How long does it take for a band, genre, or style to get old? A question that hardcore music fans inevitably consider at some point in their listening career. But it's fairly simple, really. Being an audiophile demands progression, so after you've listened to all those Radiohead and Strokes records, where do you turn? The discovery of more experimental material usually evolves from this sort of dilemma, when there emerges a craving for something fresh. Most sink their teeth into far-out obscurities until, at some point, being challenged takes a comfortable seat in front of being entertained. But then what? Like most things, the process of absorbing music is largely cyclical, and before long you're back where you started, looking for the next fix. In 2004, Tokyo Jihen represented this regression for me, as well as a sort of balance between my long separated musical vantage points. I'll explain.
If you frequent Tiny Mix Tapes, you may or may not know that I am a fan of Japanese exports. And if you have ever become fascinated with rare and foreign musical gems, you are probably familiar with the 'grass is always greener' theory. Combing these two elements with the search for all things 'new', it's easy to abandon rationality and trick yourself into prescribing to complete bullshit just because of its obscurity. Well, with their debut, the fairly polished pop album Kyoiku, Tokyo Jihen had me questioning my rationale as well as my listening intent. Formed by Japanese pop star Sheena Ringo (who happened to be fresh of the heels of her most experimental, exciting album, 2003's Karuki Zamen Kuri no Hana) Tokyo Jihen had quite a lot to live up to.
On my initial listen, I enjoyed Kyoiku, but felt slightly disillusioned. It was moderately experimental in comparison to Karuki Zamen Kuri no Hana, and I marked the two singles as the standout tracks. Essentially, the album had several mainstream trappings that my jaded persona would have usually ripped into. But I was initially reserved in my criticism, almost hesitant to dislike it. The first single, Gunjyo Biyori seemed the perfect J-rock track, but its high energy perks were balanced by the cliché guitar riffage of songs like "Crawl," which did little to serve the album as a whole. In light of my diffused expectations, I quickly became self conscious; wondering if I was playing mind games as a biased, irrational enthusiast. Perhaps because of this 'inner turmoil' (deep, isn't it?) I spun Kyoiku repeatedly, determined to cast an objective eye. In the process, well, I only became further addicted. Though still hesitant to vocalize any opinion, I quietly embraced the album's accessibility, its grandiose arrangements, and all its eccentric, unrestrained energy. Sheena's compositions weren't overtly complex, but they contained elements ranging from Sinatra jazz to impressionistic piano interludes.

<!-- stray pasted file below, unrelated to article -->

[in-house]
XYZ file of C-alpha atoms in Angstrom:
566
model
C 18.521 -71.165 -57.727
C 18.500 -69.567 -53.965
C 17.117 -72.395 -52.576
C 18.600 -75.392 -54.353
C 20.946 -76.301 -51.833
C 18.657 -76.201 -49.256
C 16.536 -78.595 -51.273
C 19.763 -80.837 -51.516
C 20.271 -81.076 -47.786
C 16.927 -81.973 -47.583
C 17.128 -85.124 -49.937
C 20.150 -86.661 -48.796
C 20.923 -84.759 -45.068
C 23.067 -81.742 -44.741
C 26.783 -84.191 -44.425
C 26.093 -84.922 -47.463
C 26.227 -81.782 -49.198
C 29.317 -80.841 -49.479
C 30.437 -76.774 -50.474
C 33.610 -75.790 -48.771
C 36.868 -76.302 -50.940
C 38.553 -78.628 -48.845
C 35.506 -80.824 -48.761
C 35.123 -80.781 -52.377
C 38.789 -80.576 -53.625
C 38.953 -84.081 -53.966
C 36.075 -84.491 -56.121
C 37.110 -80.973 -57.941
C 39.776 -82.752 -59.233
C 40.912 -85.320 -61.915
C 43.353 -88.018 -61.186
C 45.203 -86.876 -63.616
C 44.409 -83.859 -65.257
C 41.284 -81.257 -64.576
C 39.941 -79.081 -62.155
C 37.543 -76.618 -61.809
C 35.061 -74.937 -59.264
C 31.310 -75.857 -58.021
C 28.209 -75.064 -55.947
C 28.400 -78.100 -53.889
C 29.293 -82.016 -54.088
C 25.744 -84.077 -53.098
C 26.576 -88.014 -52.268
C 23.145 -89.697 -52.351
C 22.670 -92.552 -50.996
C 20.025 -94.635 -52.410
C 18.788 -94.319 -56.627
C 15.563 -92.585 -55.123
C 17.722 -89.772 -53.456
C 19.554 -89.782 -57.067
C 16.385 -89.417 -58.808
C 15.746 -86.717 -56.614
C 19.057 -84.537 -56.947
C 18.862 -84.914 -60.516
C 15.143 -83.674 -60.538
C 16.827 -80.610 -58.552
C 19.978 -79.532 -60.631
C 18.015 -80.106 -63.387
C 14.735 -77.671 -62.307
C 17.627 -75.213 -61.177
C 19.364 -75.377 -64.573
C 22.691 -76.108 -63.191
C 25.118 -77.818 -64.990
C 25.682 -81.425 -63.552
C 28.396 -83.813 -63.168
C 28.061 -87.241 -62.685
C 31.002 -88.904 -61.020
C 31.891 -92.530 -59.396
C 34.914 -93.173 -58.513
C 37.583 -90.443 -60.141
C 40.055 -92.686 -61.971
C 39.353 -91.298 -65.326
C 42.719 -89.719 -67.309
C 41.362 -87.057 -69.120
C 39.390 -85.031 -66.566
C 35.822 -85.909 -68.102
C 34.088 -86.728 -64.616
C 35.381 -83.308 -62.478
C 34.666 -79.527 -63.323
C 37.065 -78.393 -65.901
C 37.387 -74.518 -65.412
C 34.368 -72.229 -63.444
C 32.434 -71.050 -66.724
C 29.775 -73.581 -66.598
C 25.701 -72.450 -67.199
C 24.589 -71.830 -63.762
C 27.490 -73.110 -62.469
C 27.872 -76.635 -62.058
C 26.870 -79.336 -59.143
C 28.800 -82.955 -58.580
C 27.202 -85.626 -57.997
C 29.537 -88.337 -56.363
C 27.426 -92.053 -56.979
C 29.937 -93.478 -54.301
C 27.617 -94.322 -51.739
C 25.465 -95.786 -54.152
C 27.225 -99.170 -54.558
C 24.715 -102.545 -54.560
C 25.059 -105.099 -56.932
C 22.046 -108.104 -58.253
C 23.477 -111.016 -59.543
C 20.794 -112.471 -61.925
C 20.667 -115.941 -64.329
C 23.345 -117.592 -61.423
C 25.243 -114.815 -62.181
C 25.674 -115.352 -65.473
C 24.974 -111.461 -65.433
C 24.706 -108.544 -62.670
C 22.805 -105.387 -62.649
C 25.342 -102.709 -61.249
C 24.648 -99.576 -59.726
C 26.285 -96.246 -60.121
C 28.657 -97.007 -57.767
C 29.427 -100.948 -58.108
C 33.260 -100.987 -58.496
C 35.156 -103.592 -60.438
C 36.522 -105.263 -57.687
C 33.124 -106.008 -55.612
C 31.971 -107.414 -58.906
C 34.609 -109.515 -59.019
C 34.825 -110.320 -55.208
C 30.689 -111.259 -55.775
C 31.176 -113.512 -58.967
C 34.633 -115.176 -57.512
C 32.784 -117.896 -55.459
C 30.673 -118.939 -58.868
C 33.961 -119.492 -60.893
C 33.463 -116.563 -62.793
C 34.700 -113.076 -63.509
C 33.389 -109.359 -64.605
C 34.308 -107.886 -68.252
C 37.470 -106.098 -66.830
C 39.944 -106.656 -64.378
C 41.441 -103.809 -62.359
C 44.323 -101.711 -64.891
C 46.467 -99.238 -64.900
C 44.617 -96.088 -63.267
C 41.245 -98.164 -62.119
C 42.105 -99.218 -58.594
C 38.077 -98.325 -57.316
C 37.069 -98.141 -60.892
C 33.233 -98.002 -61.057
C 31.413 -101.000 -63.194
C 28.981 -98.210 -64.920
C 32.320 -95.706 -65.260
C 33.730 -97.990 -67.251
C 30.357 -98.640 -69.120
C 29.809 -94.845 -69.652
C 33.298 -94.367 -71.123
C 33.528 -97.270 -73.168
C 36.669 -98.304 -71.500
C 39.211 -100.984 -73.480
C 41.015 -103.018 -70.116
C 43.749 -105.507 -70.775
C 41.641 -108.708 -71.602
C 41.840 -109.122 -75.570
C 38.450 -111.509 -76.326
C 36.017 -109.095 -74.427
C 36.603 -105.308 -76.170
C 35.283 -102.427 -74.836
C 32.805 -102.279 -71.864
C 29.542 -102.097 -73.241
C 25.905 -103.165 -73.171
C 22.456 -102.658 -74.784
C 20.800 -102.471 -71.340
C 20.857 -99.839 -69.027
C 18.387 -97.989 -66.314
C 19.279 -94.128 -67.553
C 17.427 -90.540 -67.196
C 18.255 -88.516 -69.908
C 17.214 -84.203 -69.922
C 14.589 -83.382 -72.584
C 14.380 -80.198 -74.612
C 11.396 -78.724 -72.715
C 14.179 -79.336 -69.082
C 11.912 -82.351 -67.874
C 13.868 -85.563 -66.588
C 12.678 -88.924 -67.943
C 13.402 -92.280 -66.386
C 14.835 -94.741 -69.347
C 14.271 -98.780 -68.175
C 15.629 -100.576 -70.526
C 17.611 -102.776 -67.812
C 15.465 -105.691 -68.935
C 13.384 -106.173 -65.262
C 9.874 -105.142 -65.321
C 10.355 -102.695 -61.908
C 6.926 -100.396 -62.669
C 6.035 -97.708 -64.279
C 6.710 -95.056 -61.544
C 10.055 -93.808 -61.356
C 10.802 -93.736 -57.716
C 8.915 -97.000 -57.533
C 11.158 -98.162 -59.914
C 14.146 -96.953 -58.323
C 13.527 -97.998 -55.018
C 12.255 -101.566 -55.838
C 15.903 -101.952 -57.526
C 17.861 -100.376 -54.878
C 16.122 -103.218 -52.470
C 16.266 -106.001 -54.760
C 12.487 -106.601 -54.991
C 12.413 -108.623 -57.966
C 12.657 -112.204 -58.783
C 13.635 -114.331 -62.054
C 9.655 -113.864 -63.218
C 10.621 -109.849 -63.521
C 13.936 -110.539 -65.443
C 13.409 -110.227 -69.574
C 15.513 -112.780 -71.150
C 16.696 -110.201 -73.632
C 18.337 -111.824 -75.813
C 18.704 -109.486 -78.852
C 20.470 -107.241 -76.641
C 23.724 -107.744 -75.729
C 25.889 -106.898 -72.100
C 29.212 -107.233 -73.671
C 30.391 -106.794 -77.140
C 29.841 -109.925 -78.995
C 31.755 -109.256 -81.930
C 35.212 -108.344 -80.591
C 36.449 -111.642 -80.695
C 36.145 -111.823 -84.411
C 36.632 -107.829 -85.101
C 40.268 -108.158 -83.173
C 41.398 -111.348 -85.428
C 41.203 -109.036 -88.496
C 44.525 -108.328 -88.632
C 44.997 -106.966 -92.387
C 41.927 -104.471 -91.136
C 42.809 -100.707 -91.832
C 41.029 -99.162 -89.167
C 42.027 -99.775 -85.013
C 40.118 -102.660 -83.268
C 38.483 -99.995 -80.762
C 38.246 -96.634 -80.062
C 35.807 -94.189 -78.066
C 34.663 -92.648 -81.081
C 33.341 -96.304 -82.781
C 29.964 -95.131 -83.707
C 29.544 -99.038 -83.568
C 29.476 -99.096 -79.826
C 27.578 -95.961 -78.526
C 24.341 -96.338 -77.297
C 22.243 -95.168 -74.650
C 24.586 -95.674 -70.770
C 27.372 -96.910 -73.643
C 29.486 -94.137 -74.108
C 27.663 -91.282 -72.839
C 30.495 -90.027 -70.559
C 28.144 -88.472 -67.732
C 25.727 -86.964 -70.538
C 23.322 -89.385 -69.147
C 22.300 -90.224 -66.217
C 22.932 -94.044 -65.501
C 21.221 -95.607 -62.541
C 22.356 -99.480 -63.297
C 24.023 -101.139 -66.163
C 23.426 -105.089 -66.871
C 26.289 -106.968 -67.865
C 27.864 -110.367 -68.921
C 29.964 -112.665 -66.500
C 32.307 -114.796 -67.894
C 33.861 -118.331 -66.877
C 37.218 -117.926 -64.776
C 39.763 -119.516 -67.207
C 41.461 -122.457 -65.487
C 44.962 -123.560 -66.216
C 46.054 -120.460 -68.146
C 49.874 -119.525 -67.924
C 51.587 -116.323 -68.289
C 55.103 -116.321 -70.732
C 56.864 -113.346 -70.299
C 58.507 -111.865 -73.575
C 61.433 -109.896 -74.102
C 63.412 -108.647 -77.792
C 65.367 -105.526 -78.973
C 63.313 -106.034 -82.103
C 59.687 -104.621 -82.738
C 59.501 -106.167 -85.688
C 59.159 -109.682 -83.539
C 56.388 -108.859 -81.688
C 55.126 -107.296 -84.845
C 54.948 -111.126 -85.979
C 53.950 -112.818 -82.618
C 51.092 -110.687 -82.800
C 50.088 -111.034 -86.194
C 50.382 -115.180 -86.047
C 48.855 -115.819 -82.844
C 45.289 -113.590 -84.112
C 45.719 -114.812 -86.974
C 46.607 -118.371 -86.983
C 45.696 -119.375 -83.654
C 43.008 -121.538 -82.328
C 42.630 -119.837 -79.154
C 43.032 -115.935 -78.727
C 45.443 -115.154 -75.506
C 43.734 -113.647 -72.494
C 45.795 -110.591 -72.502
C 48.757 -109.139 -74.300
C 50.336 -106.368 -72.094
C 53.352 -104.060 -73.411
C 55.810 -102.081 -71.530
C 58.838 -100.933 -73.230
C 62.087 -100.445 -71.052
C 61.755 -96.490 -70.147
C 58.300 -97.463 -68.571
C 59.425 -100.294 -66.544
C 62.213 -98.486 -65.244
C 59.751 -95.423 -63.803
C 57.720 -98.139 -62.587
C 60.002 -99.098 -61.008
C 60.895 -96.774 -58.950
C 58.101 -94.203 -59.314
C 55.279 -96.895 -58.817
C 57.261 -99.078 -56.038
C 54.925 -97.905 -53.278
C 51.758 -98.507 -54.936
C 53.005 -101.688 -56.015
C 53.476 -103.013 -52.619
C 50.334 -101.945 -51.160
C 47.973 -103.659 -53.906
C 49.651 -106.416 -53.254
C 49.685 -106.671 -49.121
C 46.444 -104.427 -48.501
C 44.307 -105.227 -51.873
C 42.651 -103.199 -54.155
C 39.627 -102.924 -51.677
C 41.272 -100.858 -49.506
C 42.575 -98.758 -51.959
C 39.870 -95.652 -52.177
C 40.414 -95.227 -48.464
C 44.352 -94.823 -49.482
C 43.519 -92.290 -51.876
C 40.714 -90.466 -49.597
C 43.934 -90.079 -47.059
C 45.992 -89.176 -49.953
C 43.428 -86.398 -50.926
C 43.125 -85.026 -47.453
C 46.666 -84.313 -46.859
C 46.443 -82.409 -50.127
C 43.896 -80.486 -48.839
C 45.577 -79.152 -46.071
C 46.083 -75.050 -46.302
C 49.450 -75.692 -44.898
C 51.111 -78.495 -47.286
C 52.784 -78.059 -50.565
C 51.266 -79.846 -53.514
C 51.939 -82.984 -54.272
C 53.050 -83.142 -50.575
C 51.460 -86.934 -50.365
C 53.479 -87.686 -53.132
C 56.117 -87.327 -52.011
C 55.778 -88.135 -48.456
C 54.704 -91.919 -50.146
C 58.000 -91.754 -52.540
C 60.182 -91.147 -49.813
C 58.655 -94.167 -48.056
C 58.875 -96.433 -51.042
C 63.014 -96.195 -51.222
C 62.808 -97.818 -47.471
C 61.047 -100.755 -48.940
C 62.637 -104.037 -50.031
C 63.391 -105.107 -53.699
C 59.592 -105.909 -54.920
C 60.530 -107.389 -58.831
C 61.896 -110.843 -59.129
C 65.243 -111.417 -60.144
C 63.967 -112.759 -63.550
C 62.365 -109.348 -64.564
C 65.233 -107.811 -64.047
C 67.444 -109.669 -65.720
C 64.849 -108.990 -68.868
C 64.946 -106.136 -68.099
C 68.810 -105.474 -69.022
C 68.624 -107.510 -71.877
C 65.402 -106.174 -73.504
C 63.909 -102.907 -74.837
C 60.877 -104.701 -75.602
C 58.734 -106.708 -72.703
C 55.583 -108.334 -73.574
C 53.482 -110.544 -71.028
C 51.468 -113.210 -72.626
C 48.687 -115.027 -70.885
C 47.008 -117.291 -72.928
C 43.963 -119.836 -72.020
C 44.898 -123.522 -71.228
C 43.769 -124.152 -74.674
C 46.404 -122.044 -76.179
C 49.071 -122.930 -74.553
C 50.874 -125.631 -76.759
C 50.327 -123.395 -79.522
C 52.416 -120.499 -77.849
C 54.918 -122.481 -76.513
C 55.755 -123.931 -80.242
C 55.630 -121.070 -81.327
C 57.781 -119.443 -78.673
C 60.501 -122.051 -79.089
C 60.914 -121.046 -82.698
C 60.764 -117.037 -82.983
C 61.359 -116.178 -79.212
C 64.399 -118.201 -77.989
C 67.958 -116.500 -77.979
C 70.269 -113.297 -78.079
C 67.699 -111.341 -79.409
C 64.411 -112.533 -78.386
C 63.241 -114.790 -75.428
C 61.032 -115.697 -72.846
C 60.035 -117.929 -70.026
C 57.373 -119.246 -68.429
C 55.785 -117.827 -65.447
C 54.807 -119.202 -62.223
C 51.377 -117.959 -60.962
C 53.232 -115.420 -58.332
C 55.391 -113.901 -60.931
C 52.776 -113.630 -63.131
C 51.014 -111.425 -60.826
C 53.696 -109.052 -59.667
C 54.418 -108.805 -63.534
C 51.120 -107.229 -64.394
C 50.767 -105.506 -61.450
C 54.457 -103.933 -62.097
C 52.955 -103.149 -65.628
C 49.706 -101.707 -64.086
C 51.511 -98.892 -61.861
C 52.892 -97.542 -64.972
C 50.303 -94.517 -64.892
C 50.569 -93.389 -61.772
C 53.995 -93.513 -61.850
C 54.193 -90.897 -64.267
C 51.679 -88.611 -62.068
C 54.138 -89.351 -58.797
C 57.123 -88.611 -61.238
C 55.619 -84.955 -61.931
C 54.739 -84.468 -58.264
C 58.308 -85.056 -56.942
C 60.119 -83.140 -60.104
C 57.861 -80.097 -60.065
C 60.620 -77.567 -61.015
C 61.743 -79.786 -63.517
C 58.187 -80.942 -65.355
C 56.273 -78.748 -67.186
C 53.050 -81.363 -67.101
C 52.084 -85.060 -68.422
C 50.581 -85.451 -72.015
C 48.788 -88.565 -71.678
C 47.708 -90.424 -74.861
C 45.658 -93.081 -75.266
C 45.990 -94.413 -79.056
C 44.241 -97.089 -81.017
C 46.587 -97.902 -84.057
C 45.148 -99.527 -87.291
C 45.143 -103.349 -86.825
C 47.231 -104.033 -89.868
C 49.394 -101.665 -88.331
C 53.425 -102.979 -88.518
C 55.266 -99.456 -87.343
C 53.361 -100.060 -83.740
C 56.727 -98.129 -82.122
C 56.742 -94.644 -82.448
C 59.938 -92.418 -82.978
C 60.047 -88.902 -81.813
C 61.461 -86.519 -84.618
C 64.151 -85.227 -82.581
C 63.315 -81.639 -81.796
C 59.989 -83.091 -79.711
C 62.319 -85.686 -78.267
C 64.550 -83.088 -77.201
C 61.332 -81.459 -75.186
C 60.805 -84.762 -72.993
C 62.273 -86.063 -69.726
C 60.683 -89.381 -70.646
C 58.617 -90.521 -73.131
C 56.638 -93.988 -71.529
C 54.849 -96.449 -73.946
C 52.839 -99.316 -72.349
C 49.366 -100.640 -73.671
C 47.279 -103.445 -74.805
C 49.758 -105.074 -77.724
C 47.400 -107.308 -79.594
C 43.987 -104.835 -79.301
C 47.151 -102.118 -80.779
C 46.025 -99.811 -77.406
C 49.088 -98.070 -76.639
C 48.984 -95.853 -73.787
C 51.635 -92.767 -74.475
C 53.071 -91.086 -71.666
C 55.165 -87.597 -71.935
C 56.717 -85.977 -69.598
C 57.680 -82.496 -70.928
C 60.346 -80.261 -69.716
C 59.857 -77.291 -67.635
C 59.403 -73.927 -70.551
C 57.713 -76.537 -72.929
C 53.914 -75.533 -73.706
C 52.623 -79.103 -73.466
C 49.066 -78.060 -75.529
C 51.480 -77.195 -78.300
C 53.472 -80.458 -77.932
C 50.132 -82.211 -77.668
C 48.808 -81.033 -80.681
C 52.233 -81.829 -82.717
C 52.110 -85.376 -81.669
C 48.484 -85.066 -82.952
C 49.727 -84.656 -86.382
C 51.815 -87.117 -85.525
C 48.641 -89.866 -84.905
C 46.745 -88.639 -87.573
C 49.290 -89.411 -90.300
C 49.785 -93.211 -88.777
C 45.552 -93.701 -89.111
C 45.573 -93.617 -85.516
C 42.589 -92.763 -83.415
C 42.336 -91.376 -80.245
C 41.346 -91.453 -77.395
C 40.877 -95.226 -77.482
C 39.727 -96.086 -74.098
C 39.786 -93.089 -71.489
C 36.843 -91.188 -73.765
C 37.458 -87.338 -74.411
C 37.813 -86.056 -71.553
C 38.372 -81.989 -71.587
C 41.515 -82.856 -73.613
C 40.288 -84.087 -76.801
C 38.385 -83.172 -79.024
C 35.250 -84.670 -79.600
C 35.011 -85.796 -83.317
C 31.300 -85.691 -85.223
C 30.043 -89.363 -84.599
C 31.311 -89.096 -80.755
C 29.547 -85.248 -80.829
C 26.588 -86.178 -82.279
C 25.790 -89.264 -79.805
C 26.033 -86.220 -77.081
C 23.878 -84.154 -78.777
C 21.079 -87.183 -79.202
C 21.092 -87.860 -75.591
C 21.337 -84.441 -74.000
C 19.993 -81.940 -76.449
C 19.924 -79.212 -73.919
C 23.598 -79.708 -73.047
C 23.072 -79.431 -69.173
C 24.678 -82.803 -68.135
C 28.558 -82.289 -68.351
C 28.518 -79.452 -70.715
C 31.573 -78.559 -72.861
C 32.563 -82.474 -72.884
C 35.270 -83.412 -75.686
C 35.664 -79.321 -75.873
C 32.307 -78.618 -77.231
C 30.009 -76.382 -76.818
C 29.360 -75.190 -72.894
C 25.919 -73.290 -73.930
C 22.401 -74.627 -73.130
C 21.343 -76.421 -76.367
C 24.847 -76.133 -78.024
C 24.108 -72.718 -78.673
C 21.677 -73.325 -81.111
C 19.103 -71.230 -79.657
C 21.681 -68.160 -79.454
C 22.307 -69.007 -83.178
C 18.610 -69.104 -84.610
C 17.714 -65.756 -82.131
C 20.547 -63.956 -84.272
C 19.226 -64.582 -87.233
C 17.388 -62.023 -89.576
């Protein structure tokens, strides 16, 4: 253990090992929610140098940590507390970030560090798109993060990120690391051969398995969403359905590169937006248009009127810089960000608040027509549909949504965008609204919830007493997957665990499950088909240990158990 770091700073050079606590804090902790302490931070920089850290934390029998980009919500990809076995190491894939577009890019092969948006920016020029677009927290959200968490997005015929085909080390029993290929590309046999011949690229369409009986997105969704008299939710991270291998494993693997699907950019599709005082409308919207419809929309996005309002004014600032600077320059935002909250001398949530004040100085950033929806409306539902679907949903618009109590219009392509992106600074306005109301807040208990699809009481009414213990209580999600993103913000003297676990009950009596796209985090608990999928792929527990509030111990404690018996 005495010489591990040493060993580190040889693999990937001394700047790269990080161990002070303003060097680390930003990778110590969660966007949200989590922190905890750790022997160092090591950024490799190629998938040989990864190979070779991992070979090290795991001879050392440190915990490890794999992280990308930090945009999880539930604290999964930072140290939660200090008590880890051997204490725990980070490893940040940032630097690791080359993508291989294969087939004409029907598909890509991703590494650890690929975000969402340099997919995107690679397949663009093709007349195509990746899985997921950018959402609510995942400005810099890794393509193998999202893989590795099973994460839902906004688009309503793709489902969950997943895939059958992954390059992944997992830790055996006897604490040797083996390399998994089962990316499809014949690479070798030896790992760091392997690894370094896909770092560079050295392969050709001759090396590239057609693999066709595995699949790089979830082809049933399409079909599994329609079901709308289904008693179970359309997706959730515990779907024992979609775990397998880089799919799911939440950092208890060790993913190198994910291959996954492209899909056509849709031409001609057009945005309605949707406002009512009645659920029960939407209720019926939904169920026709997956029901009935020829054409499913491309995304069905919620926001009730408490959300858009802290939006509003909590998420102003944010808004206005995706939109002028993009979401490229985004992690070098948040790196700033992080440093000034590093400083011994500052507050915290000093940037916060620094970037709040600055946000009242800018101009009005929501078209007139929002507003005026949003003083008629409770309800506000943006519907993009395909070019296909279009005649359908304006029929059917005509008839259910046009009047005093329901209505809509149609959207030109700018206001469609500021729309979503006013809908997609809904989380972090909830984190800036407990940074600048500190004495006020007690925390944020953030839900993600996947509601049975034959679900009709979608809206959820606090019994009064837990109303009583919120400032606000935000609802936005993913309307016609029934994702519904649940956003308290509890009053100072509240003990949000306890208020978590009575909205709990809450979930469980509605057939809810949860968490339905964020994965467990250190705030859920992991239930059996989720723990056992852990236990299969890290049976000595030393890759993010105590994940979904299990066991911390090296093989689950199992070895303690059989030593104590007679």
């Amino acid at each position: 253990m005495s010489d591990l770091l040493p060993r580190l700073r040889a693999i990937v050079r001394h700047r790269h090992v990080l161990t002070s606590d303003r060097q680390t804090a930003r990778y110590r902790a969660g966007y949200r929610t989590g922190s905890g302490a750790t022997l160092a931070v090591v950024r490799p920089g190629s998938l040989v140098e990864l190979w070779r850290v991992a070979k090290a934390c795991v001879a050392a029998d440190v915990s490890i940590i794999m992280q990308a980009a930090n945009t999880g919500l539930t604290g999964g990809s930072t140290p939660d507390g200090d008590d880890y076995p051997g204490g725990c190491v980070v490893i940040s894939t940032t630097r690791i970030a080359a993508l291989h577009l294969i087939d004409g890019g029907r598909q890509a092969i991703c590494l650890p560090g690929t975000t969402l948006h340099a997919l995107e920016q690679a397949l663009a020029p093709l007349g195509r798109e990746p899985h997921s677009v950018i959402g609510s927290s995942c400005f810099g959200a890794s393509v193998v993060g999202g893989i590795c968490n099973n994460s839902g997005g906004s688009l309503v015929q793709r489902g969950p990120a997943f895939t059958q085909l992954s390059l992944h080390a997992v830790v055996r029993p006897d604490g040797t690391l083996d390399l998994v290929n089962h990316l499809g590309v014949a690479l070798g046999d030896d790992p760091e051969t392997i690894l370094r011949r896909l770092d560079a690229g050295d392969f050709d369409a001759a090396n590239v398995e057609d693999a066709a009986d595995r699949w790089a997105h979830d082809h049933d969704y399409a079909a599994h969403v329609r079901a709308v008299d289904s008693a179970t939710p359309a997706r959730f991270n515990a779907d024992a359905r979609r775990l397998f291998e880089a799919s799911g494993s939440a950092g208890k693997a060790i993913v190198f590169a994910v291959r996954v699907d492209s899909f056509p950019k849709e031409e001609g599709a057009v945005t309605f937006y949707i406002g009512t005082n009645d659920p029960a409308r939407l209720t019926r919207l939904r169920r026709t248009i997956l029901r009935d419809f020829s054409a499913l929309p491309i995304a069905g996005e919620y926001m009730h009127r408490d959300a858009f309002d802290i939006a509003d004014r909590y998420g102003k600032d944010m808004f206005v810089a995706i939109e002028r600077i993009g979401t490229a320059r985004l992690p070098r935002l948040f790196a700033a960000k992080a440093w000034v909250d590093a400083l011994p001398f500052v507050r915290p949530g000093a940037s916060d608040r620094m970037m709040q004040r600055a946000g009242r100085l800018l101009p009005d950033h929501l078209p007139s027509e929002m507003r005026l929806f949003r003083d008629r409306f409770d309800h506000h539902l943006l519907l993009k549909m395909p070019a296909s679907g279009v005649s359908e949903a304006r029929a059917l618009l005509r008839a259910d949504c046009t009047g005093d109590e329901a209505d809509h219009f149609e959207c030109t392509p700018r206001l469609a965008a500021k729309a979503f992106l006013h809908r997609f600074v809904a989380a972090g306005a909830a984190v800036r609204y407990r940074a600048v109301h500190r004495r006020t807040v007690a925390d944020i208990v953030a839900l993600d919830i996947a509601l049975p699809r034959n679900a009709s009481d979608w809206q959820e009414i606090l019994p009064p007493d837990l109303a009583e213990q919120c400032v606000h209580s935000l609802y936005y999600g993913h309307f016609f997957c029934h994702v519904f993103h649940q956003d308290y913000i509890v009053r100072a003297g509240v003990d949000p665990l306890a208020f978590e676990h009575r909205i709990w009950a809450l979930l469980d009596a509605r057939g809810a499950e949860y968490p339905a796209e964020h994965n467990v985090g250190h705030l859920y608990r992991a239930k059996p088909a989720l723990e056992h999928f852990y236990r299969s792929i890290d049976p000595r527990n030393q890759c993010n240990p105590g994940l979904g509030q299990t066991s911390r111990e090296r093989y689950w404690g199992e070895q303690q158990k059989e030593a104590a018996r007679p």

Under the guise of a high energy pop record, Kyoiku's scope had been obscured. And while still somewhat jagged in its flow, each song alone could be viewed from two perspectives: One of bright eyed naivety, and one of smirking competence. Tokyo Jihen had managed to streamline their musical knowledge in a way that could be enjoyed without being fully understood, and I quickly realized that my initial confusion had resulted from these conflicting positions. The naïve, 'simple pleasures' side of me was clashing with the more refined listener I had become, and letting the two stances coexist was awkward. Unsurprisingly, I enjoyed Kyoiku the most when I stopped looking at it through a critic's eye. A simple solution, I know. But like I said, the process of absorbing music is largely cyclical, and after soaking up so much, it's hard not to adopt a muddled perspective. My hope is that those of you without the psychological baggage will be able to enjoy Kyoiku for what it is; a solid J-rock album. As for me, well, I think I've learned my lesson. On to the next fix.
1. Ringo no Uta
2. Gunjyou Biyori
3. Jyusui Negai
6. Genjitsu ni Oite
7. Genjitsu wo Warau
10. Omatsuri Sawagi
11. Bokoku Jyoucho
12. Yume no Ato